During the second half of the twentieth century, speculation about sexual abuse in the Roman Catholic church was something fair-minded people just didn’t do. Even to hint at such a thing was regarded as rank anti-Catholic bigotry. Near the turn of the twenty-first century came a trickle, then a stream, then a torrent of disclosures of appalling abuses within the church—and no-less-appalling coverups and stonewalling by bishops and even higher-ranking hierarchs. Priests abusing children, priests abusing adult congregants, priests abusing nuns, nuns abusing children, and high church leaders abetting it all—it seemed every dark sub-genre of bygone anti-Catholic prurience was being proven the stuff of plain, brute fact. Sometimes it even seemed that the old canards had only been passing along the plausible parts!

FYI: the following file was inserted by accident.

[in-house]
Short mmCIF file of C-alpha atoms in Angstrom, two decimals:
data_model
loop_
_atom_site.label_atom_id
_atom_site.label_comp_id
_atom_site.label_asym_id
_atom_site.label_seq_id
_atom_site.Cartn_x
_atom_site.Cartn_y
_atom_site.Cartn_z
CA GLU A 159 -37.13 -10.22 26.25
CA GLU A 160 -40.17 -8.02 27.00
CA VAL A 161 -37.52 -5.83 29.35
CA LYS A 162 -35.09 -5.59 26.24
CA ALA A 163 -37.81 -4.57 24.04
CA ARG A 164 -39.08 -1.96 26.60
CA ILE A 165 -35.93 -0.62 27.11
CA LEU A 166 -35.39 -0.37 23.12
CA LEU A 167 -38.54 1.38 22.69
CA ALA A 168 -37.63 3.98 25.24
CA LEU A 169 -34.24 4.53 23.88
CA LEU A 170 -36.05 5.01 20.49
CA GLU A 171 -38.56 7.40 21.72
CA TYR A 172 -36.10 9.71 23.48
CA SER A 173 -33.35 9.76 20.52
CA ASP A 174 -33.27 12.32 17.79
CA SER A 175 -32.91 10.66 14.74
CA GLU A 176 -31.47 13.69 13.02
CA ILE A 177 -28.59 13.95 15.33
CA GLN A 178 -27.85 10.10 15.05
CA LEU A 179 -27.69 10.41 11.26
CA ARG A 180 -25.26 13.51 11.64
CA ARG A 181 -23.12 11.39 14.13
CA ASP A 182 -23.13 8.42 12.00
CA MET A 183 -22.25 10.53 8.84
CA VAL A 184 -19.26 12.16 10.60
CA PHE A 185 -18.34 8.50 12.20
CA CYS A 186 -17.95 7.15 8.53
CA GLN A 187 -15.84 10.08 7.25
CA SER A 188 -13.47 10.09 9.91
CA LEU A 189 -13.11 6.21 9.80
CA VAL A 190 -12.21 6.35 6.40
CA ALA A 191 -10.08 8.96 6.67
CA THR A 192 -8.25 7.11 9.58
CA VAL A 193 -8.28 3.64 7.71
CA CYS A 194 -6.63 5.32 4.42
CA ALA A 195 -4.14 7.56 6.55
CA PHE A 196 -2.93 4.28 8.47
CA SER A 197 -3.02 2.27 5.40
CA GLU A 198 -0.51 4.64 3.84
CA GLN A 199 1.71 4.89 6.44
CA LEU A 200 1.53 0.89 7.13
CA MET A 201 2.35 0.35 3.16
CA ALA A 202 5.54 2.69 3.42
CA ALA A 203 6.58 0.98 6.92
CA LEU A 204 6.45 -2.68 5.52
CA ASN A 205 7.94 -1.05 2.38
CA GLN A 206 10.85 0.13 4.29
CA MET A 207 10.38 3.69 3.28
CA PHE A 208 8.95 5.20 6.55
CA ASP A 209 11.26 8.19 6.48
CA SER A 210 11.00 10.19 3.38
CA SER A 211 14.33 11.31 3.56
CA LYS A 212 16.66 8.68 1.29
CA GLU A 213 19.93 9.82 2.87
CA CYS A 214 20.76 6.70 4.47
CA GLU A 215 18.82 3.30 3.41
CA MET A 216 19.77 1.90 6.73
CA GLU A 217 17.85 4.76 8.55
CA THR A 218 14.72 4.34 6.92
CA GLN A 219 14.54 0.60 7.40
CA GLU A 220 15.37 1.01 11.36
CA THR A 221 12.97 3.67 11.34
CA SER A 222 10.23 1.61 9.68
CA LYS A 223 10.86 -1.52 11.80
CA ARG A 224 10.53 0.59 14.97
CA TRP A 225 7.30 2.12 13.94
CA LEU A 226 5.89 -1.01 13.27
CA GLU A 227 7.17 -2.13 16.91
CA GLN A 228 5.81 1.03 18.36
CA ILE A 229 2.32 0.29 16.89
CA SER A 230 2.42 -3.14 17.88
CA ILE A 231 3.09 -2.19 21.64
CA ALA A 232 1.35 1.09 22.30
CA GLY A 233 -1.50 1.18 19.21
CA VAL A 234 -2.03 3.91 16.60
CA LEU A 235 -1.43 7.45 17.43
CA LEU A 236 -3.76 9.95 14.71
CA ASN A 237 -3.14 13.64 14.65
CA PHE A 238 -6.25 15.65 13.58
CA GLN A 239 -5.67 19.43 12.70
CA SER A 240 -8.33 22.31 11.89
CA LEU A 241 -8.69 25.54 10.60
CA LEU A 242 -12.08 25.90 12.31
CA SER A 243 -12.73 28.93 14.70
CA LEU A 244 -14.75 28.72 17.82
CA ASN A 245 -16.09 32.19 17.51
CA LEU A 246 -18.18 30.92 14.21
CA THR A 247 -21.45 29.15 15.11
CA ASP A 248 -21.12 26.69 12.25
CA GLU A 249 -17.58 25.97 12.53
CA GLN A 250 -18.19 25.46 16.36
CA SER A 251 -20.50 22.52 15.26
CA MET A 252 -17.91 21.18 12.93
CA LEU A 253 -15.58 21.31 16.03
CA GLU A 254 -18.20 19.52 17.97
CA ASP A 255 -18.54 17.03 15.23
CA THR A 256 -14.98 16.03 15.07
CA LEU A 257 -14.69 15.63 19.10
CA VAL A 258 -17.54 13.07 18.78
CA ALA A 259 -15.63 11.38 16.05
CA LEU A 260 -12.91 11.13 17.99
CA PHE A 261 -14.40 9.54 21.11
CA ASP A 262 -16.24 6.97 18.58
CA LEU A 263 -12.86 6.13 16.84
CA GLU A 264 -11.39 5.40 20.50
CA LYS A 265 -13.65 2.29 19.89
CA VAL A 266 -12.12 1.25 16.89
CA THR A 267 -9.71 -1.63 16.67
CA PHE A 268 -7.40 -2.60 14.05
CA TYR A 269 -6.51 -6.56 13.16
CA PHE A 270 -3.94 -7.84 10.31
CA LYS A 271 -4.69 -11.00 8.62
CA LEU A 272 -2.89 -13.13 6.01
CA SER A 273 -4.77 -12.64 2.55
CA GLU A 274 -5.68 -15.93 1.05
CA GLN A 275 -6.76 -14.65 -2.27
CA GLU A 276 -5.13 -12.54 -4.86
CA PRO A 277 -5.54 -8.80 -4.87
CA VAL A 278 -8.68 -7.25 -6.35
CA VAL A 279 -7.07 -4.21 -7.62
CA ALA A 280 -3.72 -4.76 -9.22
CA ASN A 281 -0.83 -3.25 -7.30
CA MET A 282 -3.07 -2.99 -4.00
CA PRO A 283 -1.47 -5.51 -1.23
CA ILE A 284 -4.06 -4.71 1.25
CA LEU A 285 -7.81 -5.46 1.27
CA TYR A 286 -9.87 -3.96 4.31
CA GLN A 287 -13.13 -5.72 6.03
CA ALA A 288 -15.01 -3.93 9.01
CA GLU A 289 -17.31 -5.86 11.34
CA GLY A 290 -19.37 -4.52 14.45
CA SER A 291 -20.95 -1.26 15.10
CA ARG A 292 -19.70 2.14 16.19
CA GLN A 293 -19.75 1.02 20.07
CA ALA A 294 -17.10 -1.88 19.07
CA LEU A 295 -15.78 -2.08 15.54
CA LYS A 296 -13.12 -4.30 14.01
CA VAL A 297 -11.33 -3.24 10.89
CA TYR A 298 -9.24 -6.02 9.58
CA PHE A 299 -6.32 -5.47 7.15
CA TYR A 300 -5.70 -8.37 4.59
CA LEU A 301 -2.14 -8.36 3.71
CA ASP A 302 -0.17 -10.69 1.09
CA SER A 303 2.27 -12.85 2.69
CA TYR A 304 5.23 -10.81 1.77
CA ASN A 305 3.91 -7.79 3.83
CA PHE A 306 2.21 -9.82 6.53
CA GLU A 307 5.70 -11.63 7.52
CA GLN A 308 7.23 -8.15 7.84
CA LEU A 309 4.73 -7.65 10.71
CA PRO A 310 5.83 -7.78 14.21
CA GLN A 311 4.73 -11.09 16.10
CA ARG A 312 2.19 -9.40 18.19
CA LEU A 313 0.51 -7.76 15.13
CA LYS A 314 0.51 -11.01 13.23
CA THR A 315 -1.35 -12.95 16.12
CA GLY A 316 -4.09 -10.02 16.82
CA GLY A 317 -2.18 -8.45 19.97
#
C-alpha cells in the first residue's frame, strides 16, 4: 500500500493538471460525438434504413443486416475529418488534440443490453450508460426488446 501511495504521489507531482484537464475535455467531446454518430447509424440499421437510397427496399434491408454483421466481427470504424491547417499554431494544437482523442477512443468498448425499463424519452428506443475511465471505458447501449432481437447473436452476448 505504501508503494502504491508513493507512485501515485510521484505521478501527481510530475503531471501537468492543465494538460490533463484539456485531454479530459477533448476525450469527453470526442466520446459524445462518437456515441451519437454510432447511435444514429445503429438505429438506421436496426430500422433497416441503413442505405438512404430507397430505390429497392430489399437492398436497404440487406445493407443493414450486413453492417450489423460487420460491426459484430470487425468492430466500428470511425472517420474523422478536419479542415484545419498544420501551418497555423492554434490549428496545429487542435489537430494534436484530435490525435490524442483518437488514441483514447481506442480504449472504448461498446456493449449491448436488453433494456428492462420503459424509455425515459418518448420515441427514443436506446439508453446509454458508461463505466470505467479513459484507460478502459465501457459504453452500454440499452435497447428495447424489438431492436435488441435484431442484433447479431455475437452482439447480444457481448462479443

In recent months, observers stopped talking about a torrent of disclosures. Now it’s more like the dam burst. The Polish church revealed that priests in that nation abused 625 children just since 1990. In Australia, Cardinal George Pell was criminally convicted of abusing choirboys and sentenced to six years in prison. The effect on church attendance there was devastating. A researcher and former priest in Melbourne told The New York Times, “We’ve lost two, possibly three generations of young people, and now the situation is worsening. The older generation is following the young.” Back in the United States, damning recitations of malfeasance within the church by state attorneys general in Pennsylvania and Illinois will soon be followed by similar investigations in many other states.